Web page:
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Broken Intervals?

Discussion in 'General Instruction [BG]' started by Zachass, Dec 20, 2005.


  1. Zachass

    Zachass Peavey Partizan

    I was reading Pacman's scale method and there was a post where he talks about practicing broken intervals.
    What are broken intervals and how do you practice them?
     
  2. BassChuck

    BassChuck

    Nov 15, 2005
    Cincinnati
    Generally speaking, a the term 'interval' would mean 2 notes played at the same time (a chord is usual meant to be more than 2 notes, but it doesn't have to be). "Broken Intervals" would seem to mean 2 note chords with the notes played at slightly different times... like an arpeggio. The term "broken chords" means the same thing, notes played as arpeggios.

    "Arpeggio" for some people might mean playing the notes from the bottom up at a stead tempo. "Broken Chords" (or intervals) is a bit more open term meaning that the pattern and speed of the individual notes may vary as determined by the style of the music.

    And please note the standard disclaimer of..... IMHO
     
  3. Pacman

    Pacman Layin' Down Time Staff Member Gold Supporting Member

    Apr 1, 2000
    Omaha, Nebraska
    Endorsing Artist: Roscoe Guitars, DR Strings, Aguilar Amplification
    No.

    Broken thirds would mean playing a scale as such : 1 3 2 4 3 5 4 6 5 7 9 8
    4ths would be 1 4 2 5 3 6 4 7 5 8 7 10 8

    Etc, etc.
     
  4. Well, yes, actually it does have to be.
     
  5. Pacman

    Pacman Layin' Down Time Staff Member Gold Supporting Member

    Apr 1, 2000
    Omaha, Nebraska
    Endorsing Artist: Roscoe Guitars, DR Strings, Aguilar Amplification

    Do NOT start this discussion again.
     
  6. BassChuck

    BassChuck

    Nov 15, 2005
    Cincinnati
    I love it when something in music HAS to be something or other.
     
  7. I didn't know we'd had it before. And according to the Norton/Grove Concise Encyclopedia of Music, I'm wrong, so maybe I'll just shut up.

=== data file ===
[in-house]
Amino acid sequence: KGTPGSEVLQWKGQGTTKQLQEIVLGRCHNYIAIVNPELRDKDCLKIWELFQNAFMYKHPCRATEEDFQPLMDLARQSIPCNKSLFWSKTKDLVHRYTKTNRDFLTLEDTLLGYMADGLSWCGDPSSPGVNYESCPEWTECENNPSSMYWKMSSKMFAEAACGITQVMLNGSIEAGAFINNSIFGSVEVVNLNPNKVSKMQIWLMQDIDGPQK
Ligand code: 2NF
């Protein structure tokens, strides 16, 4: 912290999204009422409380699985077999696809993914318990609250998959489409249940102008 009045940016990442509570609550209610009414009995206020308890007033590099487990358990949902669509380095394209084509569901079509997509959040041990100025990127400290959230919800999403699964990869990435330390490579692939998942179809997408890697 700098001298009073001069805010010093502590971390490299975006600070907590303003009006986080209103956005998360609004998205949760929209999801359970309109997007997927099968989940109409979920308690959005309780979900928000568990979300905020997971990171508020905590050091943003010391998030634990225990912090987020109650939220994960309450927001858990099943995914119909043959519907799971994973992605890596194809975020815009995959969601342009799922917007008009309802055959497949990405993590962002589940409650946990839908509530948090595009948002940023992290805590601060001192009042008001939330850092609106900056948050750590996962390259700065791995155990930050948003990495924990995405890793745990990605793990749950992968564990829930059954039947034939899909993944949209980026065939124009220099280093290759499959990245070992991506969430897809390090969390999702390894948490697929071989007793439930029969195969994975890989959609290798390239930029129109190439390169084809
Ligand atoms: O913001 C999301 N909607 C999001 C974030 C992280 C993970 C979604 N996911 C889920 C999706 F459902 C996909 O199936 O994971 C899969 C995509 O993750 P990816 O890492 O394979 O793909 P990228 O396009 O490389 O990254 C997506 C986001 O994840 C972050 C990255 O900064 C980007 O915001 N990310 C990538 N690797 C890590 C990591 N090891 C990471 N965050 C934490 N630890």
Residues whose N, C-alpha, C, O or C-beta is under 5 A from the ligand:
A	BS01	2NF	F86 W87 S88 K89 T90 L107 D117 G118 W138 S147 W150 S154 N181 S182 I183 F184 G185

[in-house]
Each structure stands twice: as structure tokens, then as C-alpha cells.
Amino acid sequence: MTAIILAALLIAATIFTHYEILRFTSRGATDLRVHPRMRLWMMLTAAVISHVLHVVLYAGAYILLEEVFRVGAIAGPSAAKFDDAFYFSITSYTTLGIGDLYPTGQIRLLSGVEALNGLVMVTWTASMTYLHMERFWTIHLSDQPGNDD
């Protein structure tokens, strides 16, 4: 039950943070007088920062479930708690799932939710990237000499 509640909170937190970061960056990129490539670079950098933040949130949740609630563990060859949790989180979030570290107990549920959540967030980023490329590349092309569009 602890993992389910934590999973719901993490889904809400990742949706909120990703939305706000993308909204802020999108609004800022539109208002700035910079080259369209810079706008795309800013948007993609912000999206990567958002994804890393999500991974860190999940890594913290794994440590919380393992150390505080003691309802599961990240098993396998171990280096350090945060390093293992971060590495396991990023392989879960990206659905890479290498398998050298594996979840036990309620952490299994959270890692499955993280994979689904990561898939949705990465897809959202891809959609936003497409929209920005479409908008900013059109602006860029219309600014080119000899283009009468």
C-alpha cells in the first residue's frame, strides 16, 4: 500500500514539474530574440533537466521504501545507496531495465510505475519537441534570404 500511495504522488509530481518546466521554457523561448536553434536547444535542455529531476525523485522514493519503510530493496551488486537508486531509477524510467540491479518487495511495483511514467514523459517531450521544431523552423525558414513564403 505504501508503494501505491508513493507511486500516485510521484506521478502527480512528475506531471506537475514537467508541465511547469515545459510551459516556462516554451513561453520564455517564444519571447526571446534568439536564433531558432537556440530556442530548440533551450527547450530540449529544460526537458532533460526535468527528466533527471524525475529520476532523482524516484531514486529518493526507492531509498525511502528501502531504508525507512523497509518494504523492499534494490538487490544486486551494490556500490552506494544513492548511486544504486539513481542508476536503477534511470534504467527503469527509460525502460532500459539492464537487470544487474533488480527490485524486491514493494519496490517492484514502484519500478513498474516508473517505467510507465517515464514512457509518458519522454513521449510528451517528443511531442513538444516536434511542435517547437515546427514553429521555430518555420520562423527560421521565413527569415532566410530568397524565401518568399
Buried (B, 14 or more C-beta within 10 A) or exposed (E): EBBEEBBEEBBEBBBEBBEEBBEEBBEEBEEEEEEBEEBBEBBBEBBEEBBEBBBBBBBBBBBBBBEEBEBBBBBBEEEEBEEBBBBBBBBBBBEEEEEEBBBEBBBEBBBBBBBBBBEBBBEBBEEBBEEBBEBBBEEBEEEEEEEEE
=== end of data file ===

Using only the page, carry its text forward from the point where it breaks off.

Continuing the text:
8. Zachass

    Zachass Peavey Partizan

    Got it, thanks Pacman I'll start adding that to the routine. I take it this helps the ear as well as helping you feel the intervals.
     
  9. Howard K

    Howard K

    Feb 14, 2002
    UK
    I'd never heard that terminology before either. Good stuff.
     
  10. Myke Myke

    Myke Myke

    Apr 29, 2008
    Washington DC
    sorry to bump this...
    but what are some advantages of doing broke thirds?
     
  11. Craig_S

    Craig_S Banned

    Oct 15, 2008
    Metro Detroit
    It provides an alternative to playing scales in a linear fashion and breaks patterns and habits created by doing so. It also works your left and right hands together, helping make smooth, precise movement from note to note and string to string second nature.
     
  12. EADG mx

    EADG mx

    Jul 4, 2005
    Actually, it does. If we all got to make our own rules for theory nomenclature, there wouldn't be much of a point in the system existing.
     
  13. Word is we've had this discussion before. :bag:
     
  14. Vocally, this would just be considered singing a scale in thirds, as most people are incapable of using both sets of vocal chords simultaneously, let alone with that degree of control.
     
  15. Myke Myke

    Myke Myke

    Apr 29, 2008
    Washington DC
    thanks for the reply!
     
  16. Dharmabum

    Dharmabum

    Jul 11, 2005
    Richmond, VA
    I'm a huge proponent of practicing scales with broken intervals and have every single one of my students do it.

    It definitely helped me hear the inherent melody in each scale and made my practicing much more musical.

    Also, try practicing melodic phrases based off of broken intervals, ie

    1321 2432 3543 etc